MOUNT KUMGANG, North Korea (AP) — A rusty cargo ship festooned with welcome banners arrived Wednesday at North Korea's Diamond Mountain resort to mark the launch of new tours from China that snub Seoul and aim to replace suspended South Korean trips.
For a decade, the two Koreas jointly operated a golf resort ringed by Mount Kumgang's seaside vistas and jagged peaks just north of their border, but Seoul halted the reconciliation project in 2008 after a North Korean guard shot and killed a South Korean tourist.
With relations at a low point, the two sides have been unable to agree on terms for restarting the project. Instead, the cash-strapped North has turned to China, seizing South Korea's assets at the site, known familiarly abroad as Diamond Mountain, and evicting its workers over Seoul's objections.
Now, North Korea is opening the site to other investors and welcoming tourists of all nationalities who will meet in the Chinese city of Yanji, drive three hours by road to the North Korean port city of Rason, and then go by ship down the east coast to Kumgang.
"We have opened the door, and it's open to the whole world," said Park Chol Su, vice chairman of the Taepung International Investment Group, a North Korean government agency set up to attract foreign investment.
He said that large-scale infrastructure projects were a priority and that discussions were under way with a few potential investors, though he wouldn't give specifics.
Seoul officials say they'll try to get foreign governments to boycott the plans, and it remains unclear how many non-Korean tourists will make their way to a resort that primarily drew nostalgic South Koreans.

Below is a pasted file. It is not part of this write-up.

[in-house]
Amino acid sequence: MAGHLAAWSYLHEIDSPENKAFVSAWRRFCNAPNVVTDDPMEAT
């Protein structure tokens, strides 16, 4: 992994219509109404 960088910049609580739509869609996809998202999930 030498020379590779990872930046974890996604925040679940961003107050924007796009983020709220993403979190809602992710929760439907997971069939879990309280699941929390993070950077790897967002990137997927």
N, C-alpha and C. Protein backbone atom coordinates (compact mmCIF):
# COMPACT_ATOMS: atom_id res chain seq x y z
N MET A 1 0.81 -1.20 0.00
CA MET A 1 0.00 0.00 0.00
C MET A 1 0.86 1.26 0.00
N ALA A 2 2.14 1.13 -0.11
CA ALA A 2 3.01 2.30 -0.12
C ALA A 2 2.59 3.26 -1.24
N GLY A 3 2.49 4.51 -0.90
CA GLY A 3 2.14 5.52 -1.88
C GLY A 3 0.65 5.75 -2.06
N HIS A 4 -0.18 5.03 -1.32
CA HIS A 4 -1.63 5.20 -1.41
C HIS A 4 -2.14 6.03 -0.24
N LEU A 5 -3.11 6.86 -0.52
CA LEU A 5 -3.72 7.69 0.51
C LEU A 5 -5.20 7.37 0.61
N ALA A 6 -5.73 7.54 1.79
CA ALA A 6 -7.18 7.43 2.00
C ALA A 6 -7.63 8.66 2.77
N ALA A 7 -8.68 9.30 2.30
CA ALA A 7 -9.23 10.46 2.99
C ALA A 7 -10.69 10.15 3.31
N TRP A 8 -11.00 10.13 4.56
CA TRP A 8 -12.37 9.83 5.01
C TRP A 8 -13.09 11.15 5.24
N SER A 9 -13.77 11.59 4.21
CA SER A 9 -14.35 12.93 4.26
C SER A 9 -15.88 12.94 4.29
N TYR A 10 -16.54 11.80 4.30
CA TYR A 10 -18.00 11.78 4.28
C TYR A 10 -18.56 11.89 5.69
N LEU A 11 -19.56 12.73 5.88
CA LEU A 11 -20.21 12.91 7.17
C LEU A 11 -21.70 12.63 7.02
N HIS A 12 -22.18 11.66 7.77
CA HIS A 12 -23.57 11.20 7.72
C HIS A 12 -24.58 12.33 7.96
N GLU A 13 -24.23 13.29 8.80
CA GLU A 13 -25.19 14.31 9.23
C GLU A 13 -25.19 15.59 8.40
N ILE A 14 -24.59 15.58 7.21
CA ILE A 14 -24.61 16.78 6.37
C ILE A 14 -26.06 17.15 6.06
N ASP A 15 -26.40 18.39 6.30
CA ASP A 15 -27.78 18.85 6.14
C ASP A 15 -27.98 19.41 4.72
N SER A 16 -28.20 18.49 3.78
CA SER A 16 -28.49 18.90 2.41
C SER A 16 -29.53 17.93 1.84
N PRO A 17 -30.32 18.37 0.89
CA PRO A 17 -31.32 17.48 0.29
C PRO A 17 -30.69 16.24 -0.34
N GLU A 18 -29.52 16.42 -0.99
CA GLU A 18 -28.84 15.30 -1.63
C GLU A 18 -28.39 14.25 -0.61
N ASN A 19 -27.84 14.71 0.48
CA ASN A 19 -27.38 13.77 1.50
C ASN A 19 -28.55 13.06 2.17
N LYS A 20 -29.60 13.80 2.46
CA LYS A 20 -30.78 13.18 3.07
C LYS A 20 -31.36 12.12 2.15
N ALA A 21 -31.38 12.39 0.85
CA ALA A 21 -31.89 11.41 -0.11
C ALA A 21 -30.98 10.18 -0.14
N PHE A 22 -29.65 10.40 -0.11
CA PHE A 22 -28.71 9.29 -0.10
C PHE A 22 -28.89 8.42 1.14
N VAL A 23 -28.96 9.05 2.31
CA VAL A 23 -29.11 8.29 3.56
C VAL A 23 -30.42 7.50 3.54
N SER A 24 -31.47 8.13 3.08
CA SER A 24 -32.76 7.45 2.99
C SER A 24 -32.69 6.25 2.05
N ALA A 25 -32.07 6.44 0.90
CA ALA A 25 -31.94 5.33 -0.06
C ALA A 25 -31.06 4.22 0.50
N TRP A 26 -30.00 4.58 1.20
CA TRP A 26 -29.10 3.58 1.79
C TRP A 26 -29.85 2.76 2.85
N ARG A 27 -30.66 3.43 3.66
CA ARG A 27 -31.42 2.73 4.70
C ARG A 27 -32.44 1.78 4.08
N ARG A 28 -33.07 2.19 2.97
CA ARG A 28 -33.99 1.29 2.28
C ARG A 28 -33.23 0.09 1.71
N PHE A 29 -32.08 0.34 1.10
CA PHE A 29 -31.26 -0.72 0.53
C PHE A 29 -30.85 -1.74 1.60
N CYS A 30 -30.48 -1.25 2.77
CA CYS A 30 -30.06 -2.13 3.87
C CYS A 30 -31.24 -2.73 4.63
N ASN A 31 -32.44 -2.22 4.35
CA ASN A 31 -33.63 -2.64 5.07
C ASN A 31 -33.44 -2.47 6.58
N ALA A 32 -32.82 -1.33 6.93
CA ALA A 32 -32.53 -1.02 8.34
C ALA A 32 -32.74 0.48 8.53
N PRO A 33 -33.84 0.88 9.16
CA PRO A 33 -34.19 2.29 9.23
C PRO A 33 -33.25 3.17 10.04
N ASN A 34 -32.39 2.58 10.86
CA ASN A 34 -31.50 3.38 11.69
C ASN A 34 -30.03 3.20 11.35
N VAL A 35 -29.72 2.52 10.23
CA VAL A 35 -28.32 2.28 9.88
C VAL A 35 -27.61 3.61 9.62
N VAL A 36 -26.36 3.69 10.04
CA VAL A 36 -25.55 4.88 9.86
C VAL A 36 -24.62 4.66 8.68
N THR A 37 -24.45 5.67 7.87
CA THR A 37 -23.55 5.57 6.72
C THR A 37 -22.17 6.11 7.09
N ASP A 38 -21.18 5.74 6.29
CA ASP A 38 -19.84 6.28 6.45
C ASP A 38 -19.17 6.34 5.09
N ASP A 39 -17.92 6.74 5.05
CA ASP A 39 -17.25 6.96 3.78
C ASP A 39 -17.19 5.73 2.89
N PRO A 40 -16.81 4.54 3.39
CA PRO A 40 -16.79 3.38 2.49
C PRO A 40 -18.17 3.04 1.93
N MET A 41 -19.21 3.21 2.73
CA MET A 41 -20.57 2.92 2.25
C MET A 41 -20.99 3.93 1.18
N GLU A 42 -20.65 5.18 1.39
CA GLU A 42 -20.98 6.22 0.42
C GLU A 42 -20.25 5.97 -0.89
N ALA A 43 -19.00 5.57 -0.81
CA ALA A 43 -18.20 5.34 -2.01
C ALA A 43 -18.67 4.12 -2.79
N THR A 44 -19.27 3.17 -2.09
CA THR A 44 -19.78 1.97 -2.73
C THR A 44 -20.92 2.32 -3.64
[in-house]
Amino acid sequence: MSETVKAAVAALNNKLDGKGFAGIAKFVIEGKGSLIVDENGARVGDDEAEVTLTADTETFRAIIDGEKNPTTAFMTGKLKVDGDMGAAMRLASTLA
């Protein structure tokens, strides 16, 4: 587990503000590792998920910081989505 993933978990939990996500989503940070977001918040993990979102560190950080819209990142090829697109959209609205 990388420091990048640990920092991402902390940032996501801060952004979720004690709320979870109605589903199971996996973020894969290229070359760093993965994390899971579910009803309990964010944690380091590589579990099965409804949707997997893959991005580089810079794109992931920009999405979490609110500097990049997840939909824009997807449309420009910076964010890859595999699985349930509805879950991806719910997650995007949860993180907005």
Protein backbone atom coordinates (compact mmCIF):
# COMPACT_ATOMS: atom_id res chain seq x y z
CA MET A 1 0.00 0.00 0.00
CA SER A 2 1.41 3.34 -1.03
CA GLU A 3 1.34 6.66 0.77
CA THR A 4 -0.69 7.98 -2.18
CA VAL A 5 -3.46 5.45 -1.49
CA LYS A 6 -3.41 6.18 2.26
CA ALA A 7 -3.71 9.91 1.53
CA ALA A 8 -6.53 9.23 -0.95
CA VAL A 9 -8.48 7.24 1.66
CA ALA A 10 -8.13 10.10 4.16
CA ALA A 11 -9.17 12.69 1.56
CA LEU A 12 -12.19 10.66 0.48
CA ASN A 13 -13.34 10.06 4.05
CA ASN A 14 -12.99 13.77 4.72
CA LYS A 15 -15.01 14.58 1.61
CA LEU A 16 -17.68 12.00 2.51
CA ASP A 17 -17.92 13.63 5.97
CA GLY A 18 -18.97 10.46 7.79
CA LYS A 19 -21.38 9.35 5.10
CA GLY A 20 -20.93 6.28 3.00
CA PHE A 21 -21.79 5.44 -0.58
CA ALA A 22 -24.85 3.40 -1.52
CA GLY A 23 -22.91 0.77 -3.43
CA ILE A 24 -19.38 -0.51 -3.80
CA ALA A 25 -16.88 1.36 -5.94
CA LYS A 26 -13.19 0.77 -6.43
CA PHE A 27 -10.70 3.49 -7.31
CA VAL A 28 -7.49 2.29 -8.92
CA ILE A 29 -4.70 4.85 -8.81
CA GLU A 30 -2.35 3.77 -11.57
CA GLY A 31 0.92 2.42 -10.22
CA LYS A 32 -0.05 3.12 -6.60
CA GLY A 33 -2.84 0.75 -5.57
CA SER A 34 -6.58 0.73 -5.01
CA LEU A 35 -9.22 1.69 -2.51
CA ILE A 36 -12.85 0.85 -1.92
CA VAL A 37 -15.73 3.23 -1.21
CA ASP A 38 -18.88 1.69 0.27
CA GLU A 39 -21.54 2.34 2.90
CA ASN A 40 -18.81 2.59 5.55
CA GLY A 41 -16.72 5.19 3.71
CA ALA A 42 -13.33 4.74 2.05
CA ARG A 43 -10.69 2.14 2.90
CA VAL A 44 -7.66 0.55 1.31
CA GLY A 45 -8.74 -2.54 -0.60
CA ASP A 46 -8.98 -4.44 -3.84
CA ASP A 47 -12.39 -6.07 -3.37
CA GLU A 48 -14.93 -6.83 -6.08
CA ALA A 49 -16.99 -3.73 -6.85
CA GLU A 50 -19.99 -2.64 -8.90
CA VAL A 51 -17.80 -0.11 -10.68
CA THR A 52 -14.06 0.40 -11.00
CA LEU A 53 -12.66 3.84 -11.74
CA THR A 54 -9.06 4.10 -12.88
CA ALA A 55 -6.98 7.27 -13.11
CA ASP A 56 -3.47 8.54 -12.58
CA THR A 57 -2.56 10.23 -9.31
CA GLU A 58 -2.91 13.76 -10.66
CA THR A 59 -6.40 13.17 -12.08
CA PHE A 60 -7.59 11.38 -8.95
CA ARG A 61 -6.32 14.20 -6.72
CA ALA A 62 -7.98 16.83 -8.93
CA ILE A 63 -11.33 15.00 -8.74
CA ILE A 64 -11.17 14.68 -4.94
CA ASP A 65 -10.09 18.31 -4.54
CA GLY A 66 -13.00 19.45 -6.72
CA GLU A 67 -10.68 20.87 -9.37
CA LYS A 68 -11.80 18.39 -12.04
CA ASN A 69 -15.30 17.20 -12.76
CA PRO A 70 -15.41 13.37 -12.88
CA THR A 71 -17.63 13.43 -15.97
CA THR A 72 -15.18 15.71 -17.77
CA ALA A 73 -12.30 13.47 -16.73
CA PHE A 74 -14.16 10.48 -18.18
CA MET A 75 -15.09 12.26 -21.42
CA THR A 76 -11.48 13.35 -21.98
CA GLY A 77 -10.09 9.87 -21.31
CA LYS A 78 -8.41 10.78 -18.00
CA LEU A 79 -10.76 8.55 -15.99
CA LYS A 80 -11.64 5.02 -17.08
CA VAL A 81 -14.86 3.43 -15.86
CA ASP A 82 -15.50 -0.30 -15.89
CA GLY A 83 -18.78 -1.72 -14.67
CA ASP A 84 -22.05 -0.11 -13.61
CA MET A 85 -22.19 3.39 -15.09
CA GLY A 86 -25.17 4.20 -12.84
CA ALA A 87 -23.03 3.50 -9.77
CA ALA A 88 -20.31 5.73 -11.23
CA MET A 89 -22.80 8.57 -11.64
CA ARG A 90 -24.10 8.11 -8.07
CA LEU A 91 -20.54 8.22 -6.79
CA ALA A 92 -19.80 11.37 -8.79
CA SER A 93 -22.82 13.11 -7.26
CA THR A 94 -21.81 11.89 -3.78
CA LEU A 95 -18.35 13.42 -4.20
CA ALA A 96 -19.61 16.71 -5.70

The cruise would ferry tourists from Rason, a special, separately administered economic zone in North Korea's far northeast a few hours' drive from the Chinese city of Yanji, to Mount Kumgang near the Demilitarized Zone dividing the Koreas.
The maiden voyage — a trial run — arrived Wednesday, carrying dozens of Chinese travel agents, international media and North Korean officials.
About 500 North Koreans lined up with military precision at the Rason port for a red carpet send-off Tuesday, waving small flags and plastic flowers while revolutionary marches such as "Marshal Rides a White Horse" blared over the loudspeakers. Streamers swirled and balloons spiraled skyward.
The Mangyongbong, a refurbished Japanese-built cargo ship with rusty portholes and musty cabins, was used for the 21-hour overnight cruise tracing the length of North Korea's east coast. Some passengers slept on wooden bunkbeds while others were assigned mattresses on the floor. Simple meals were served cafeteria-style on metal trays.
A plaque on board commemorated a 1972 tour of the boat by North Korea's founder, late President Kim Il-sung, and bright red posters emblazoned with his sayings decorated the walls.
Mr. Park promised a "more luxurious" ship capable of carrying up to 900 passengers, perhaps next year. He said the goal is to bring as many as 4,000 visitors a day from Rason to Mount Kumgang during the peak summer season, up from some 500 per week now.
North Korea's official Korean Central News Agency said in a two-paragraph dispatch that tourism officials held a banquet for the tourists who arrived at Diamond Mountain on Tuesday.
North Korea remains far off the beaten track for tourists — especially those from the U.S. and South Korea, whose nations fought against North Korea and China during the 1950-53 Korean War. But Rason's vice mayor, Hwang Chol-nam, said Rason is open to all tourists.
"People from any country — Jamaica, Japan, Singapore, people from various countries — can come to Rason and don't require a visa," Mr. Hwang said. "That's the reality."